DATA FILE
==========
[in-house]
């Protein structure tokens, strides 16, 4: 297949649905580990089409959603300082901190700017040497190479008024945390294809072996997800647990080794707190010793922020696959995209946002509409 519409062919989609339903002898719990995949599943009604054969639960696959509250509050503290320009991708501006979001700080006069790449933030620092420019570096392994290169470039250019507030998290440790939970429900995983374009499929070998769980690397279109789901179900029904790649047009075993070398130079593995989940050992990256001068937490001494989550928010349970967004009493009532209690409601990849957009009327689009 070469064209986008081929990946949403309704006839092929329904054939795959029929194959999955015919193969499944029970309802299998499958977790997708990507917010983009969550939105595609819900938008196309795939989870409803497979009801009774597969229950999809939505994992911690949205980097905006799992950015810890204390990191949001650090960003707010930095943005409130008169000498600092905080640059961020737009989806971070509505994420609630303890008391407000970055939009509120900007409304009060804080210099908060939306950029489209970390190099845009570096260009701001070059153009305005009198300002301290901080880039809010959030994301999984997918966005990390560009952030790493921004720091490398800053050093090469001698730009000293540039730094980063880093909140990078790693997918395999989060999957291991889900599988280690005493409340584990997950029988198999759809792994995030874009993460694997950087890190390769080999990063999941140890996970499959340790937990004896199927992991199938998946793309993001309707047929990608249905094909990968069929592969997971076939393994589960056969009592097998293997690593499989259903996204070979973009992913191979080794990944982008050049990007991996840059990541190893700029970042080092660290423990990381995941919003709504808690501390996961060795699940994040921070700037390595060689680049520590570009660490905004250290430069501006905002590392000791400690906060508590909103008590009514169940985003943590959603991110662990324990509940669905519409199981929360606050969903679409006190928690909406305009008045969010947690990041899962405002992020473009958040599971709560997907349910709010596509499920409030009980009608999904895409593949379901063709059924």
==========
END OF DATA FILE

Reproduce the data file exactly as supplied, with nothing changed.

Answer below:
[in-house]
């Protein structure tokens, strides 16, 4: 297949649905580990089409959603300082901190700017040497190479008024945390294809072996997800647990080794707190010793922020696959995209946002509409 519409062919989609339903002898719990995949599943009604054969639960696959509250509050503290320009991708501006979001700080006069790449933030620092420019570096392994290169470039250019507030998290440790939970429900995983374009499929070998769980690397279109789901179900029904790649047009075993070398130079593995989940050992990256001068937490001494989550928010349970967004009493009532209690409601990849957009009327689009 070469064209986008081929990946949403309704006839092929329904054939795959029929194959999955015919193969499944029970309802299998499958977790997708990507917010983009969550939105595609819900938008196309795939989870409803497979009801009774597969229950999809939505994992911690949205980097905006799992950015810890204390990191949001650090960003707010930095943005409130008169000498600092905080640059961020737009989806971070509505994420609630303890008391407000970055939009509120900007409304009060804080210099908060939306950029489209970390190099845009570096260009701001070059153009305005009198300002301290901080880039809010959030994301999984997918966005990390560009952030790493921004720091490398800053050093090469001698730009000293540039730094980063880093909140990078790693997918395999989060999957291991889900599988280690005493409340584990997950029988198999759809792994995030874009993460694997950087890190390769080999990063999941140890996970499959340790937990004896199927992991199938998946793309993001309707047929990608249905094909990968069929592969997971076939393994589960056969009592097998293997690593499989259903996204070979973009992913191979080794990944982008050049990007991996840059990541190893700029970042080092660290423990990381995941919003709504808690501390996961060795699940994040921070700037390595060689680049520590570009660490905004250290430069501006905002590392000791400690906060508590909103008590009514169940985003943590959603991110662990324990509940669905519409199981929360606050969903679409006190928690909406305009008045969010947690990041899962405002992020473009958040599971709560997907349910709010596509499920409030009980009608999904895409593949379901063709059924």